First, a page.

Step 4: Method #2
This is the easier method where you can use clamps to glue the scrap pieces together, but once you set it on the "Y", you'll have to clamp it by pressing it down with your hands. But this definitely is the better method since trimming and sanding is much easier when the pieces are separate from each other. I also used small wooden dowels when gluing to improve durability, since I wasn't using clamps.
Step 5: Take a Break
The finished antlers are also great for chasing geese if that's your thing..
Step 6: Show It to Your Calf
The calf didn't run. I think she liked it?!
Step 7: Get Back to Work
Ok. Now that I was done with the antlers, I got to building the center pieces. I just cut out 4 circle pieces with the jigsaw and glued 3 of them together. Of course my life would be easier if I had a lathe at the time. But that's life, kids (if there are any kids reading 'my craft' instead of minecraft) haha get it?!?! Alriiight, not funny, next step!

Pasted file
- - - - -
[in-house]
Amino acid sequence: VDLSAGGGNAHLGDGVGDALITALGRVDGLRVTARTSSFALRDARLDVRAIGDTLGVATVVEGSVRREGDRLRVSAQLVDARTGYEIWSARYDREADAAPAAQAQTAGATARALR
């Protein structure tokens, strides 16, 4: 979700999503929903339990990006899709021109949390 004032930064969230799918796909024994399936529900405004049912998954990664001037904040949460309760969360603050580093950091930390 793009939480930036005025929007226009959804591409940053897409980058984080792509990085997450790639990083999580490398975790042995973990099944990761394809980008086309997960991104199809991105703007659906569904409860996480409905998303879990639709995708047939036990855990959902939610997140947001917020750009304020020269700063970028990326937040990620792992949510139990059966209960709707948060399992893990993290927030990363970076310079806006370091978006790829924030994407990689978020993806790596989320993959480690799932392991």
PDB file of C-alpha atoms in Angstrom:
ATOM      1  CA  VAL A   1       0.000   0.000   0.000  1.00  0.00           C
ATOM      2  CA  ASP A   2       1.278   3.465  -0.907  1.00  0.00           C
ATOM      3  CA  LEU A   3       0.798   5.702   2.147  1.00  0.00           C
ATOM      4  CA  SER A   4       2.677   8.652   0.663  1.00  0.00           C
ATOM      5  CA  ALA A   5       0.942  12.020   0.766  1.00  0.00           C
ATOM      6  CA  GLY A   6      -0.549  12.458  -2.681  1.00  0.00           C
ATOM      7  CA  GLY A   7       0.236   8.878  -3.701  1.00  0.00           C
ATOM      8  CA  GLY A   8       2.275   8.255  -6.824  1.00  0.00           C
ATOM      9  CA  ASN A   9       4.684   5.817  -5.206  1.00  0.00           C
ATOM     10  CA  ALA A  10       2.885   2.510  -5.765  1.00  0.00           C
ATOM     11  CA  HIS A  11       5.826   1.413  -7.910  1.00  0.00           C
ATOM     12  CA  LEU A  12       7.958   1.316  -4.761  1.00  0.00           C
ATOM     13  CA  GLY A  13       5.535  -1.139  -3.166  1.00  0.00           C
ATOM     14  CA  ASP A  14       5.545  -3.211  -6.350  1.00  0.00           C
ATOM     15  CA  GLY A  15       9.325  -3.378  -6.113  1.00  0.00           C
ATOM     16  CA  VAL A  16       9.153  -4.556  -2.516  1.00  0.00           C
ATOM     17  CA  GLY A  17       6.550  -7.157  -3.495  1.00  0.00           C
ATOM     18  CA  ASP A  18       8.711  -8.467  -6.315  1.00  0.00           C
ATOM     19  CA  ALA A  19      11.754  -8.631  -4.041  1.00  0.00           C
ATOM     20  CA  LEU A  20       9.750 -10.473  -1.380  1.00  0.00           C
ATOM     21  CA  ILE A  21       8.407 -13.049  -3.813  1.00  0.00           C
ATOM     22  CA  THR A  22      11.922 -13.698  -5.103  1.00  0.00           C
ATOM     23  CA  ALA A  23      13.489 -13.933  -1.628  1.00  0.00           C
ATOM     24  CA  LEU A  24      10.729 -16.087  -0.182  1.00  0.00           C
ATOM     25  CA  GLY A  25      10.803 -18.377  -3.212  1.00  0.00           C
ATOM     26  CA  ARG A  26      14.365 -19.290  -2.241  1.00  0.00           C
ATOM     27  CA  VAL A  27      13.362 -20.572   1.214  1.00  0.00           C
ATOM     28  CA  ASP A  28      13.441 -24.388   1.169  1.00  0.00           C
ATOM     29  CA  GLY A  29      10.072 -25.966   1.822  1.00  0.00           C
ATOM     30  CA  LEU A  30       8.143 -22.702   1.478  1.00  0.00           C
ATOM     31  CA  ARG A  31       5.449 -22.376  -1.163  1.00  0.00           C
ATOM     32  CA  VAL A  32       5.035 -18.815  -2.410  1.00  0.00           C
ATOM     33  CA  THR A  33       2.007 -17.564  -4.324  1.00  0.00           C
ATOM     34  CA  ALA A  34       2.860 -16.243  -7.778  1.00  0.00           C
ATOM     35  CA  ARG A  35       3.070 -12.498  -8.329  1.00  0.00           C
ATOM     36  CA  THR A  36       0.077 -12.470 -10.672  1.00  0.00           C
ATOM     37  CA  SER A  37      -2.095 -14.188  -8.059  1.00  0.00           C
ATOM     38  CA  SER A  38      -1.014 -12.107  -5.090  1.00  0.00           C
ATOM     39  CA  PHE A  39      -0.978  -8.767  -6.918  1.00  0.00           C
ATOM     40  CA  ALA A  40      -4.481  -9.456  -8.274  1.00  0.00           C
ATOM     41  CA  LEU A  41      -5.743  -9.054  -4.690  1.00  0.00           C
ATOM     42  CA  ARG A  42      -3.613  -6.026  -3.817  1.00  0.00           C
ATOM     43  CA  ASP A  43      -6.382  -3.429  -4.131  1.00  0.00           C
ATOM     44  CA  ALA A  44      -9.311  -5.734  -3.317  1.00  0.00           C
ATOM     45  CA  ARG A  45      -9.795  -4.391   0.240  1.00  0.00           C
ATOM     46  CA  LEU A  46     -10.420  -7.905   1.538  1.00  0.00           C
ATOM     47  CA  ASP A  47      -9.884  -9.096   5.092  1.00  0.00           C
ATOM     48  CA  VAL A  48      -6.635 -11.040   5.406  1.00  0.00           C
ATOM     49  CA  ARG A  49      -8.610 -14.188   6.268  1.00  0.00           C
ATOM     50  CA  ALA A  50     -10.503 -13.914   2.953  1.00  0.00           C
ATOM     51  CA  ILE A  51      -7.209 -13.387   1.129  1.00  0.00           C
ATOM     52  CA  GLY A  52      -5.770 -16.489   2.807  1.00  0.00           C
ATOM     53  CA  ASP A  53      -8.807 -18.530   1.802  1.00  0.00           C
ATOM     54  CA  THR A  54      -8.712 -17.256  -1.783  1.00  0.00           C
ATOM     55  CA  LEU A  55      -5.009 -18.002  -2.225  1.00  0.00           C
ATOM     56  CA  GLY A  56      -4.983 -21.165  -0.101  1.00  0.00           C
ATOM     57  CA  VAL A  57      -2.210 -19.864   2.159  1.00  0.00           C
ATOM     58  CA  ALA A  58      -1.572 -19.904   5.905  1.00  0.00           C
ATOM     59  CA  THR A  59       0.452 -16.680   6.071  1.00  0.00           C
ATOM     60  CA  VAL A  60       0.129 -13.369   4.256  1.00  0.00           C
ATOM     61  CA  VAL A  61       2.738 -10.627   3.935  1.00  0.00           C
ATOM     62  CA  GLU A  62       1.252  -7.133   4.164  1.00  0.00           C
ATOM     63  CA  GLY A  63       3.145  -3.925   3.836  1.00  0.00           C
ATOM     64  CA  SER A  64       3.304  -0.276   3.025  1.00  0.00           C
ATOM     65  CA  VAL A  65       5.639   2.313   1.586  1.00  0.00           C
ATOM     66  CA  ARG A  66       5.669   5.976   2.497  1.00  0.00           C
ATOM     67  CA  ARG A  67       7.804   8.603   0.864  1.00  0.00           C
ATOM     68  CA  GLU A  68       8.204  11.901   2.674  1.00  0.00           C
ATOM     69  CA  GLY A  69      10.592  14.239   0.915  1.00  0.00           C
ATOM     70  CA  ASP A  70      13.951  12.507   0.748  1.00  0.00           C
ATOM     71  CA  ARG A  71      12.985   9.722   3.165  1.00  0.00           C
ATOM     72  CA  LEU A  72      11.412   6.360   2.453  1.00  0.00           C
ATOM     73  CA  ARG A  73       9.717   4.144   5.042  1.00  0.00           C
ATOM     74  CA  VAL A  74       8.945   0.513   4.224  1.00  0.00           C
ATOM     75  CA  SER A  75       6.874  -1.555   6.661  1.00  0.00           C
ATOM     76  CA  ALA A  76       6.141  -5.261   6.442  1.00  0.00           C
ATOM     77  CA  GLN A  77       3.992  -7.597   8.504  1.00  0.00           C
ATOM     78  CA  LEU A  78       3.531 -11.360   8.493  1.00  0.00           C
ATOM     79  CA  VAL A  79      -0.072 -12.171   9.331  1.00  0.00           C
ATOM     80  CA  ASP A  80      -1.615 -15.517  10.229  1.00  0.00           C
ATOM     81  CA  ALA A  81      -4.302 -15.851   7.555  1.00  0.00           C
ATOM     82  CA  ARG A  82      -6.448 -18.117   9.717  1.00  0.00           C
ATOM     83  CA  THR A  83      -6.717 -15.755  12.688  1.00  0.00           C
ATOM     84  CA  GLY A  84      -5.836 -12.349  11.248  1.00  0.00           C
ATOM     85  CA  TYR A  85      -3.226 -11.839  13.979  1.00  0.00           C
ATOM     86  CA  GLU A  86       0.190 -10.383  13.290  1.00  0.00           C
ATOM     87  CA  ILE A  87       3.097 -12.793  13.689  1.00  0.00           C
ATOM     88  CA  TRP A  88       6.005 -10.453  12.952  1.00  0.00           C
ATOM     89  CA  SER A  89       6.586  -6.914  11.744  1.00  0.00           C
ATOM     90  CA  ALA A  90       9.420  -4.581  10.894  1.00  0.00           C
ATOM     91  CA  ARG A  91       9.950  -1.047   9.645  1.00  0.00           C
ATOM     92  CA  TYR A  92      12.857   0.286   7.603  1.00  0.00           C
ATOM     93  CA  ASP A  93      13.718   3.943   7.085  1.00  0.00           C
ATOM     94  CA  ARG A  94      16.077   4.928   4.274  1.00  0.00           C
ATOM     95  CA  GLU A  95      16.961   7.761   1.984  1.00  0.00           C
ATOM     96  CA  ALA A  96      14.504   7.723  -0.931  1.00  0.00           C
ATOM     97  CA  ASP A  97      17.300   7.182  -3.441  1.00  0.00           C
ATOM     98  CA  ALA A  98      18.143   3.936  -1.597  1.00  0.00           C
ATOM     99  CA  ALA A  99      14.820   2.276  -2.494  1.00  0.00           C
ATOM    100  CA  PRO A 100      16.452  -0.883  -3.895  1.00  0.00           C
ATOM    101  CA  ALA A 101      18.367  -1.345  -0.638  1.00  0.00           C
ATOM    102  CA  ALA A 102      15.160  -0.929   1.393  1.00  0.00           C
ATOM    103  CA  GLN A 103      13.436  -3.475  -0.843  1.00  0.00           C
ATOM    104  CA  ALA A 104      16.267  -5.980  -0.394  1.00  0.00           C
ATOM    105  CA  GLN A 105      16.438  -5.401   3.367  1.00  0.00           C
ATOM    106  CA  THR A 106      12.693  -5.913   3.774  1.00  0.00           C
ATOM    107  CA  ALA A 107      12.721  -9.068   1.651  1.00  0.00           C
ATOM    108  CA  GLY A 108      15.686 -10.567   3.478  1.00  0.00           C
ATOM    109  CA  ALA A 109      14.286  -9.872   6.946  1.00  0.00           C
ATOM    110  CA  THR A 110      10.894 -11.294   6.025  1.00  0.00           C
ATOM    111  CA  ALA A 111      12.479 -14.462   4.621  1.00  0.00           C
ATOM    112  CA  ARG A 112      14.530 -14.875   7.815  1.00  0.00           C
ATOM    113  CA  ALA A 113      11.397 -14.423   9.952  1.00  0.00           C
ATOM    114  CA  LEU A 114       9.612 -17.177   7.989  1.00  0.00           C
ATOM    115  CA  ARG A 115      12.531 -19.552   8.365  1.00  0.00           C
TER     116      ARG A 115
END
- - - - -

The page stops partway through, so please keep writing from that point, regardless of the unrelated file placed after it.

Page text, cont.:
Step 8: Perfecting the Circle
To smooth out the edges of my circle, I hammered a feather drill dead center of the circle and grabbed it with my drill. Then clamping the belt sander upside down, I spun both. Worked out pretty good, almost lathe level.
Step 9: Finishing Up the Center Piece
Now it was time to carve out the the cylinder. I figured my awesome jigsaw wasn't awesome enough to cut through the thick material so I just drilled it out and then trimmed some of the imperfections. Then I took the fourth circle piece and glued it on. This will be the bottom face side of the center piece.
Step 10: Measure
Once that all dried, I measured the circumference and divided it by the number of holes. And then marked where the holes needed to be drilled.
Step 11: Scratch Your Dog
Don't get too carried away though, we've still got quite some drilling to do.
Step 12: You Guessed It!
Get out your power drill and drill bit and driiiillll! I used a 22mm drill bit and I wouldn't recommend going any smaller. After all, this is the part of the antler that will be holding the antler in place.
Step 13: Cover Piece
Cut out another circle but this time out of plywood. I screwed it on and trimmed it flush right away so that it's ready for painting.
Step 14: Second Story Center Piece
For this center piece, I took 3 scrap pieces of wood and glued them together and then rounded them out using the same previous techniques. This also needed to be hollow for all the wiring to run through, so I drilled a 32mm hole down the center.